Lethbridge Main Street Project provides emergency help to prevent collapse of two historic Chinatown buildings

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The Lethbridge Main Street Project is providing emergency help to try to save a pair of historic Chinatown buildings which are being closed for public safety due to serious structural problems.

The Bow On Tong building downtown at 316-2 Ave. S and the Manie Opera Society Building next door at 318-2 Ave. S. are being closed to public access as a result of a recent structural analysis which found both buildings are becoming increasingly unstable. 

“We are working with the lone resident of the Bow On Tong building to ensure his safety and to provide short-term structural reinforcement to prevent either of these buildings from collapsing. They are important to the downtown because they represent an important aspect of Lethbridge history as well as the history of our local Chinese community,” said Ted Stilson, Executive Director of the Lethbridge Main Street Project.  “Our ultimate goal is to ensure these buildings are safe for the resident to return and to retain these valuable downtown heritage resources.”

The resident has lived in the Bow On Tong building his entire life and is receiving help to find a temporary place to live close by. A local dance club has been using the Manie building to conduct classes and rehearsals.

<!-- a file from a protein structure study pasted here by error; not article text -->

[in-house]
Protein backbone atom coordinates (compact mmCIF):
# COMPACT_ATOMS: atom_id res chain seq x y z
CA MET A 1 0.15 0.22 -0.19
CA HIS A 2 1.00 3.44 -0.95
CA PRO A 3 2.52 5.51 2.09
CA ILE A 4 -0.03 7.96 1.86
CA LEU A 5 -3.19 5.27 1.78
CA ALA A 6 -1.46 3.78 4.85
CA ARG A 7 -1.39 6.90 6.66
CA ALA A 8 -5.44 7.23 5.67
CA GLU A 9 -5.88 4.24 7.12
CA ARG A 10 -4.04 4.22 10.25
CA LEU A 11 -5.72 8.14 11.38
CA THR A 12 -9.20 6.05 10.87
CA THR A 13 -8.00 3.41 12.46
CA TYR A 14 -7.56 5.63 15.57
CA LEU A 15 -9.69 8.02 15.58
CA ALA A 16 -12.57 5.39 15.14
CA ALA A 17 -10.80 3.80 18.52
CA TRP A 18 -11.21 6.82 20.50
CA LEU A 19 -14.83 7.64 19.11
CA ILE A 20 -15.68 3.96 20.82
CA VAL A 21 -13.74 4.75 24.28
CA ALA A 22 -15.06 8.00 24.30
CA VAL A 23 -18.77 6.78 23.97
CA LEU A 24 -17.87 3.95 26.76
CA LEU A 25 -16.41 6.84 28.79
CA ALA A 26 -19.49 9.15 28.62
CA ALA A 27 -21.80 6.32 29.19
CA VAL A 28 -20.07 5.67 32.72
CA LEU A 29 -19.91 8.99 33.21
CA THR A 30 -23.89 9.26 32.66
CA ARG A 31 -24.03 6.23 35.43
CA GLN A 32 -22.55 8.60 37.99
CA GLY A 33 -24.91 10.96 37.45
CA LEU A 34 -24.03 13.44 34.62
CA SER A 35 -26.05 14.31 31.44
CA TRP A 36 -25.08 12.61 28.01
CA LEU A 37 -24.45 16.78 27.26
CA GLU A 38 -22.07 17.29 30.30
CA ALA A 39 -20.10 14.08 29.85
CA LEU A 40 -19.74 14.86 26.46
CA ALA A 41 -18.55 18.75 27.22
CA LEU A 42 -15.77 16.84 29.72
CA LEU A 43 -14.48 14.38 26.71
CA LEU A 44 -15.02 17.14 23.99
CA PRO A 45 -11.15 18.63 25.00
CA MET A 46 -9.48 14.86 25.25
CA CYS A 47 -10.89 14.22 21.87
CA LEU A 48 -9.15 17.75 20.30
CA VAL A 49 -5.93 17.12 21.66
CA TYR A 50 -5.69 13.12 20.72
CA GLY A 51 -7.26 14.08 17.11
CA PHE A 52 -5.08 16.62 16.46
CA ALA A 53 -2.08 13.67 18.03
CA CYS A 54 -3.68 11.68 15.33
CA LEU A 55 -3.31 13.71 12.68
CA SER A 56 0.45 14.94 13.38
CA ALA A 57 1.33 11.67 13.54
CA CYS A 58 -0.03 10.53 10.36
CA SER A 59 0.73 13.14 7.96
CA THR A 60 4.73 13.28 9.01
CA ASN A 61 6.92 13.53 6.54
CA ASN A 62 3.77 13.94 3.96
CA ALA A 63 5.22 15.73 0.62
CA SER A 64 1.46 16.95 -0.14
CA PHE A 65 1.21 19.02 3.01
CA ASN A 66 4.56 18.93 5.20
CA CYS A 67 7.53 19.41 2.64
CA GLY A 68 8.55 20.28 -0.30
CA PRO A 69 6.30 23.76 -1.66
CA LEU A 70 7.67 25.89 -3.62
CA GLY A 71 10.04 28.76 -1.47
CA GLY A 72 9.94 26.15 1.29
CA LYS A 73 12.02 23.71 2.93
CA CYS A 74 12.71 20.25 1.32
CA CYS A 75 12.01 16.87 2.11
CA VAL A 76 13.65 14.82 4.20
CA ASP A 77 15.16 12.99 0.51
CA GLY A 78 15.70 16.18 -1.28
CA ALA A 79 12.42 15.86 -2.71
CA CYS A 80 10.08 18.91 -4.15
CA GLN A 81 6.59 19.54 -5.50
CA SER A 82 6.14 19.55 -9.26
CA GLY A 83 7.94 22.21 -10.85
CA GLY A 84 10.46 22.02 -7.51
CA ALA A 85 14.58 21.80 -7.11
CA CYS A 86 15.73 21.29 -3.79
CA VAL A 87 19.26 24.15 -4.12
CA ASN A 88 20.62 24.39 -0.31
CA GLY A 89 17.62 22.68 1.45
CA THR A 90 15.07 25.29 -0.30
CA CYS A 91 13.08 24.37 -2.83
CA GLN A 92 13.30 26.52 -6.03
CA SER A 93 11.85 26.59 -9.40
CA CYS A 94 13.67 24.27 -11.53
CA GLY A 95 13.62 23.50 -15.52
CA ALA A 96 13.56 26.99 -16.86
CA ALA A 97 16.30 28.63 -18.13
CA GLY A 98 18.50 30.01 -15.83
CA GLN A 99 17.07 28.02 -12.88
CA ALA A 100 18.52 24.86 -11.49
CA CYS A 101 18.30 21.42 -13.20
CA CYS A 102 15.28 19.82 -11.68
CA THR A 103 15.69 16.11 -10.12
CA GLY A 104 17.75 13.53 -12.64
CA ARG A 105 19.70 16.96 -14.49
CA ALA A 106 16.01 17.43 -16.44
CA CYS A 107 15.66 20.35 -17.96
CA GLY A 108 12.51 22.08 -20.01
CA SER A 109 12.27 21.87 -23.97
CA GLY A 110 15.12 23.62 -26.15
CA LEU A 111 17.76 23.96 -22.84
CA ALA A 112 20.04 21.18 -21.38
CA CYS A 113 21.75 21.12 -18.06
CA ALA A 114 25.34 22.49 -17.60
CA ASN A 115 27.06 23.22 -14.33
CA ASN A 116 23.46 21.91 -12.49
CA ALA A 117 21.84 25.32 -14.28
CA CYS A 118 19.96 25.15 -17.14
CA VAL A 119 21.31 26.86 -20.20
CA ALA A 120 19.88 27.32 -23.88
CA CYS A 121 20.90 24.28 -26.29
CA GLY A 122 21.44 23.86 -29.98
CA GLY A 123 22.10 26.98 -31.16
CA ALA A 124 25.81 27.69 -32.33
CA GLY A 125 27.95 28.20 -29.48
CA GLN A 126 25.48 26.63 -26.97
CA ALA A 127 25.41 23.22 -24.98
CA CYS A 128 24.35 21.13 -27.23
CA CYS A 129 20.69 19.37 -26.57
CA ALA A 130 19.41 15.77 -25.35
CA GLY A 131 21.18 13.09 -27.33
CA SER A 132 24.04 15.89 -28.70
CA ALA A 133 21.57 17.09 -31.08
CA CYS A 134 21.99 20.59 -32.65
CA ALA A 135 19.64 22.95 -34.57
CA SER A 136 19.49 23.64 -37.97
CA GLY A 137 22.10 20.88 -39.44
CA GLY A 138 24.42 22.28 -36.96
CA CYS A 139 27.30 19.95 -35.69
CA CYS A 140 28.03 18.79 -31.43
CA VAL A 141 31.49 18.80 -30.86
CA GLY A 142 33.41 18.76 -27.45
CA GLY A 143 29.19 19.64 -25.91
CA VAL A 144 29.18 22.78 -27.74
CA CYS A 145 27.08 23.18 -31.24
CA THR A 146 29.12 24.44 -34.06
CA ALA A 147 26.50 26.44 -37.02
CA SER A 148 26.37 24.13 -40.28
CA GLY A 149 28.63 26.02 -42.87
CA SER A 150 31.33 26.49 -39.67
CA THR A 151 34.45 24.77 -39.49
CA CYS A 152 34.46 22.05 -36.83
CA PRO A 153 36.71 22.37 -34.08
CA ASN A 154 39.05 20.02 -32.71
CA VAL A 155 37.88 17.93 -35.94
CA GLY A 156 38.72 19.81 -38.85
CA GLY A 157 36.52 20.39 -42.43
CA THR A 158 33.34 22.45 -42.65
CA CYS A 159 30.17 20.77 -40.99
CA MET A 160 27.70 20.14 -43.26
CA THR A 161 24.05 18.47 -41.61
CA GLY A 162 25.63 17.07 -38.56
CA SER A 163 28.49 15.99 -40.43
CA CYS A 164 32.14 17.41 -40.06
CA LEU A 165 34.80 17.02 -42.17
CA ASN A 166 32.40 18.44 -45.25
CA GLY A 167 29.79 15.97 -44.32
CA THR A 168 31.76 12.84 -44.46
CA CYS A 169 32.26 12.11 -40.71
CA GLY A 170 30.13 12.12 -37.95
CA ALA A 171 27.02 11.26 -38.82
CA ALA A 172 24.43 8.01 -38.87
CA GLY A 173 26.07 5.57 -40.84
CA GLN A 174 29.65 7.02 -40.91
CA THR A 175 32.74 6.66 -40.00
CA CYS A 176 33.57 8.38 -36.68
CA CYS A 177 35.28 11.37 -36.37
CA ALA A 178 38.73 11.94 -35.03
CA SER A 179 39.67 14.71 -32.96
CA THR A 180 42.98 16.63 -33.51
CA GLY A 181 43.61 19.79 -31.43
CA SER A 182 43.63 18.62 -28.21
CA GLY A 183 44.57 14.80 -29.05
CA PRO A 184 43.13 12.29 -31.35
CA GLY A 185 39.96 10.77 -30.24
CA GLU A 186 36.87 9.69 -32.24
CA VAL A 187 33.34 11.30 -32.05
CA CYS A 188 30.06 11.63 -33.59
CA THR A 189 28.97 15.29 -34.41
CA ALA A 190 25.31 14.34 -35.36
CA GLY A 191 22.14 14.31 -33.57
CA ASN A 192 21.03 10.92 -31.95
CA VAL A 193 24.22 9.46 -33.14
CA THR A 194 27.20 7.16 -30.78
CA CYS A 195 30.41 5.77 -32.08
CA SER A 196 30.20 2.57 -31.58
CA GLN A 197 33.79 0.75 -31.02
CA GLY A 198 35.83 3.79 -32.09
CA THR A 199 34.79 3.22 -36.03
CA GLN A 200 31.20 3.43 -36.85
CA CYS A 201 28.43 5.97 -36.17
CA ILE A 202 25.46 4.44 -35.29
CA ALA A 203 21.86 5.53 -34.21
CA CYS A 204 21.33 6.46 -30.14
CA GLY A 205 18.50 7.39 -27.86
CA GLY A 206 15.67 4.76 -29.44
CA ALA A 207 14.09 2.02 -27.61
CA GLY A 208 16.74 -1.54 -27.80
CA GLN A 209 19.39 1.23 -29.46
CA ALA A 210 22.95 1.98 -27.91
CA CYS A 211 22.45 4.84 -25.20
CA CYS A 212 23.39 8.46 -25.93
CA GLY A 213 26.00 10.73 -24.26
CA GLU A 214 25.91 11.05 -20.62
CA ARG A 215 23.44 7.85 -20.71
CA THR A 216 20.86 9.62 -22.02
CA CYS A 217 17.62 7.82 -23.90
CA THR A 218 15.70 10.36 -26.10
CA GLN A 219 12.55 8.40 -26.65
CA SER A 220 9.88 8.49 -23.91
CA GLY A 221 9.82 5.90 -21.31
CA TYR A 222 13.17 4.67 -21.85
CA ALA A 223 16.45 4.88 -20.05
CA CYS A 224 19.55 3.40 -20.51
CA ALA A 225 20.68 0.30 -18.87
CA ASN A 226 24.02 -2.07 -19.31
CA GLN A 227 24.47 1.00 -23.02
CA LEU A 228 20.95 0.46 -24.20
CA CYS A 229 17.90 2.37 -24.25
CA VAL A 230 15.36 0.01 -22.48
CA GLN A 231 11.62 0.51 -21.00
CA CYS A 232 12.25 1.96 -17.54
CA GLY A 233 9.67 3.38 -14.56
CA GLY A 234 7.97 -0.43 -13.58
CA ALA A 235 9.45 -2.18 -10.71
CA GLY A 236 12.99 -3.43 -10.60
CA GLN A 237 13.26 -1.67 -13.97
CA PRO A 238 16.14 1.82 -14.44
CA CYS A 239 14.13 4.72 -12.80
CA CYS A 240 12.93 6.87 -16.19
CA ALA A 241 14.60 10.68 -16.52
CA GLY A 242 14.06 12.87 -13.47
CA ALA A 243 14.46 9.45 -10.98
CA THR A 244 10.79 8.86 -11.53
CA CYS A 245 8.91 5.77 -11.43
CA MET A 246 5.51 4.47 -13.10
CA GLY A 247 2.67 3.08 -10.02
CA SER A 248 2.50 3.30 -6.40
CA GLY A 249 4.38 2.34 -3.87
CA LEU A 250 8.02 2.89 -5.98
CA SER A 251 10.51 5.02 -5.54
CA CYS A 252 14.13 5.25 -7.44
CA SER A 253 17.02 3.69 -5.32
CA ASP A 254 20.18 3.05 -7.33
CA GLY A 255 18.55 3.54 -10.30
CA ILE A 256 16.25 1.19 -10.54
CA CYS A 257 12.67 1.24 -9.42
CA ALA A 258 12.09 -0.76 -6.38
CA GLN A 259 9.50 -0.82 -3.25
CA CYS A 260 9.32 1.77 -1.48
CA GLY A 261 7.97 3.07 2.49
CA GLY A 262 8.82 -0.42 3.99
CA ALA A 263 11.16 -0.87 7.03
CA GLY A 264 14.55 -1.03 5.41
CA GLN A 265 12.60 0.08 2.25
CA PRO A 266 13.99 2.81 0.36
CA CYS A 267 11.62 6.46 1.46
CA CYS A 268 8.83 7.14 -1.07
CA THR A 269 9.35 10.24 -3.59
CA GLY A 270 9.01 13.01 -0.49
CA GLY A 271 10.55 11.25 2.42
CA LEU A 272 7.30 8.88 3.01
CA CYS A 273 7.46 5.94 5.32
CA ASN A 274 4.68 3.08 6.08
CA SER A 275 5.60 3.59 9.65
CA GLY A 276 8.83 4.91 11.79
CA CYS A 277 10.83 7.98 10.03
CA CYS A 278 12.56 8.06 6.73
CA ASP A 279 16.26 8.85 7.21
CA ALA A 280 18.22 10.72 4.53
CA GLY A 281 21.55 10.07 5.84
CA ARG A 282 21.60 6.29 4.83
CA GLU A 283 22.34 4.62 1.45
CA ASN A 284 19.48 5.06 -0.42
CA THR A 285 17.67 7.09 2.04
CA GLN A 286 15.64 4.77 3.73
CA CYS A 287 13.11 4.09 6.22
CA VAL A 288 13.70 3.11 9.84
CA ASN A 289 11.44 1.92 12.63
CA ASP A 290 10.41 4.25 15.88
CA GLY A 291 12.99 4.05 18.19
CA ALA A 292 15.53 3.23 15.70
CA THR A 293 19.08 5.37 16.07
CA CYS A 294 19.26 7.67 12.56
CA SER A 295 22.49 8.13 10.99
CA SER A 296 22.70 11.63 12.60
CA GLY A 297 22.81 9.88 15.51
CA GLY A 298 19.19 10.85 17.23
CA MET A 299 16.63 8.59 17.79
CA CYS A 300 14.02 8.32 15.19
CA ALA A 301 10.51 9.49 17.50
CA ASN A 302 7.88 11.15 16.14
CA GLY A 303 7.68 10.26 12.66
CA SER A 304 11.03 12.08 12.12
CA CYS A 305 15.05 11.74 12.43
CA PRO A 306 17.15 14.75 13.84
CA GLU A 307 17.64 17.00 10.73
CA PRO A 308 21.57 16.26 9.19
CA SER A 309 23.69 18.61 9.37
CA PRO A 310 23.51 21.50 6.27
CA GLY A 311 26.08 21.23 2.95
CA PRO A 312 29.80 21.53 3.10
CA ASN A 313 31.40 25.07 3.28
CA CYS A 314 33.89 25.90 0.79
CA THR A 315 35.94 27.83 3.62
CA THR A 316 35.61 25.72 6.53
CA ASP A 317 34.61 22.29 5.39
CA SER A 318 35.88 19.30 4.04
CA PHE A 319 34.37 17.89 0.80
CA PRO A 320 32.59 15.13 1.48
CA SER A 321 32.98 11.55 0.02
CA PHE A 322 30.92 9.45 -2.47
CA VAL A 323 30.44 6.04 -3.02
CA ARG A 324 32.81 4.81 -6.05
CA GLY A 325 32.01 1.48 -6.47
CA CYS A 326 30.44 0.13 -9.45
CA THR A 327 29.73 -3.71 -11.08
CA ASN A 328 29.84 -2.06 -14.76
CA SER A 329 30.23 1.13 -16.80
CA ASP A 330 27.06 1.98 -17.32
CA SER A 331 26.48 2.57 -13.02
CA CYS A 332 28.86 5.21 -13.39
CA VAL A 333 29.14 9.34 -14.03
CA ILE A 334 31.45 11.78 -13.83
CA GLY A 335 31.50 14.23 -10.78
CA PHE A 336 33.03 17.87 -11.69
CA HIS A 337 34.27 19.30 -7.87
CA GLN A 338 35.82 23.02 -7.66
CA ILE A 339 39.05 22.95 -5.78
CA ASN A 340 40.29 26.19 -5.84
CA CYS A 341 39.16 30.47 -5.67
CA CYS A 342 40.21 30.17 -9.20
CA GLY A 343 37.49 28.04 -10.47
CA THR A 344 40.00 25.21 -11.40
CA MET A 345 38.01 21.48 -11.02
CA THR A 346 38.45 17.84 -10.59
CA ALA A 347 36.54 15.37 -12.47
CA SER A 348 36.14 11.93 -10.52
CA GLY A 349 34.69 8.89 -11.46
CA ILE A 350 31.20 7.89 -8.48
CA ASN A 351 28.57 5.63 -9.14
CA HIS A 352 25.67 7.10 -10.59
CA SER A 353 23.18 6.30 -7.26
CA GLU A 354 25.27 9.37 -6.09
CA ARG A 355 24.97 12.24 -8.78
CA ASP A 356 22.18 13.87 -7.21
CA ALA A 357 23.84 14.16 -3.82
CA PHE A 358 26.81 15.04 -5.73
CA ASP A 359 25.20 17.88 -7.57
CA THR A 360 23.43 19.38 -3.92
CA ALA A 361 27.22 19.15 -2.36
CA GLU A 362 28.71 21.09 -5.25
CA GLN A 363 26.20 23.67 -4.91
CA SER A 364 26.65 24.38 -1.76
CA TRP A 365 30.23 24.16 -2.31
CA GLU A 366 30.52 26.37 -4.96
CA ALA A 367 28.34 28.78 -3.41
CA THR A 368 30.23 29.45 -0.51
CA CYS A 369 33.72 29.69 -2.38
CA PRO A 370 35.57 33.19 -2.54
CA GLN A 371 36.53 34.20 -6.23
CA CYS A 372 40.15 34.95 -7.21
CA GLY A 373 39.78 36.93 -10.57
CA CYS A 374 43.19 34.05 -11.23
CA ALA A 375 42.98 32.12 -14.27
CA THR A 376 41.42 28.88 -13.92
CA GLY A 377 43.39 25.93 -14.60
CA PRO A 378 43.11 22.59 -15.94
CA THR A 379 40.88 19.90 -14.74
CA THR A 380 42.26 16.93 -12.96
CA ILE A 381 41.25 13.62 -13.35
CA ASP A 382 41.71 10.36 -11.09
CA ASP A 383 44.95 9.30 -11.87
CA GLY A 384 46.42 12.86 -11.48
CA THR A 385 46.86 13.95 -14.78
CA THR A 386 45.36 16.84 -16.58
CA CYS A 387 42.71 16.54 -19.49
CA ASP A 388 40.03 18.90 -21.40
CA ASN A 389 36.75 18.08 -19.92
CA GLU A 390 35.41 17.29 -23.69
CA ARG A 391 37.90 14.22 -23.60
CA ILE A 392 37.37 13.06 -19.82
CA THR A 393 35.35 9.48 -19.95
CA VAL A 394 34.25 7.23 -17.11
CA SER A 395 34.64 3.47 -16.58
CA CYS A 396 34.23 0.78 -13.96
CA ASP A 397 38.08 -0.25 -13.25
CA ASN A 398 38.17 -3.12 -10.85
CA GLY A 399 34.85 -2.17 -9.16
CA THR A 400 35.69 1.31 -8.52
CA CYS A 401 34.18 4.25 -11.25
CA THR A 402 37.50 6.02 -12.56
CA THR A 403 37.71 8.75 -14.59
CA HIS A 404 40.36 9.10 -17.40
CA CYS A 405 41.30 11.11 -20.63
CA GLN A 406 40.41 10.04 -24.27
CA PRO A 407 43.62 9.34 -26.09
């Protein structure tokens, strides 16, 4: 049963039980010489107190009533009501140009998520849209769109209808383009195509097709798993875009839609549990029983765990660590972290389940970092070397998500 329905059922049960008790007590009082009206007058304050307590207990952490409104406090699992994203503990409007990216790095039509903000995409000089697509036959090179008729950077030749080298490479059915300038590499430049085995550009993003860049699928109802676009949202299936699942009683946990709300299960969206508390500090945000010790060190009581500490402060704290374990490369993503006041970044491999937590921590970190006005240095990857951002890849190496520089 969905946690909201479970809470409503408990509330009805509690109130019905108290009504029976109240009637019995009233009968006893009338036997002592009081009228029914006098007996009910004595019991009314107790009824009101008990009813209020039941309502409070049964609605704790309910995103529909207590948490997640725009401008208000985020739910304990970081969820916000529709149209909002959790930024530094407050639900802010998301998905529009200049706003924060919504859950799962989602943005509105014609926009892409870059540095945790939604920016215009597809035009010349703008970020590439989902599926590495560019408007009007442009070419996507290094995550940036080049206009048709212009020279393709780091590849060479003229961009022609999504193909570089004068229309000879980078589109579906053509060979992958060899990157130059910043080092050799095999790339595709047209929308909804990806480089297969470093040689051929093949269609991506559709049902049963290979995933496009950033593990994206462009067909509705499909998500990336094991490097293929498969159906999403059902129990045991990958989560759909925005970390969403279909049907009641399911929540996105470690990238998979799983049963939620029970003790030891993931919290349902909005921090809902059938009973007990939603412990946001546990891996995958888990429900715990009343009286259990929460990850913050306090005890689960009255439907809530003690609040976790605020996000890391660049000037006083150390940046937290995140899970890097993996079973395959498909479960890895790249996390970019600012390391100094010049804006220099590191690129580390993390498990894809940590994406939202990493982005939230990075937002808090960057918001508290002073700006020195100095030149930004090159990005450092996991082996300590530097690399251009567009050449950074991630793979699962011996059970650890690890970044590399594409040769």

A neighbouring property owner contacted Stilson in early May this year to advise that a large vertical crack in the west-facing wall of the two-storey Bow On Tong building appeared to be growing and that the back part of the building appeared to be sagging. A subsequent architectural and structural engineering assessment determined that for health and safety reasons, both buildings were no longer safe to live in. That assessment also concluded that if action is taken immediately, the buildings could be stabilized by this September.

The owners are voluntarily closing the buildings on the advice of the architect and the engineers. City of Lethbridge Inspection Services are aware of the situation and are monitoring it to ensure public safety.



Local architect Robert Hirano, the consulting architect to the Main Street Project, is currently devising a stabilization and conservation plan. The Main Street Project has some limited resources that are being applied to the current, short-term stabilization effort for these buildings. Those resources include $35,500 in provincial funding as well as a further $50,000 in uncommitted municipal Main Street funding within the 2014 Heart of Our City budget.


For more information please contact Ted Stilson, Executive Director of the Lethbridge Main Street Porject at 403-327-9002 or George Kuhl, Downtown Revitalization Manager at 403-320-3926.

Posted on:
Tuesday, July 16, 2013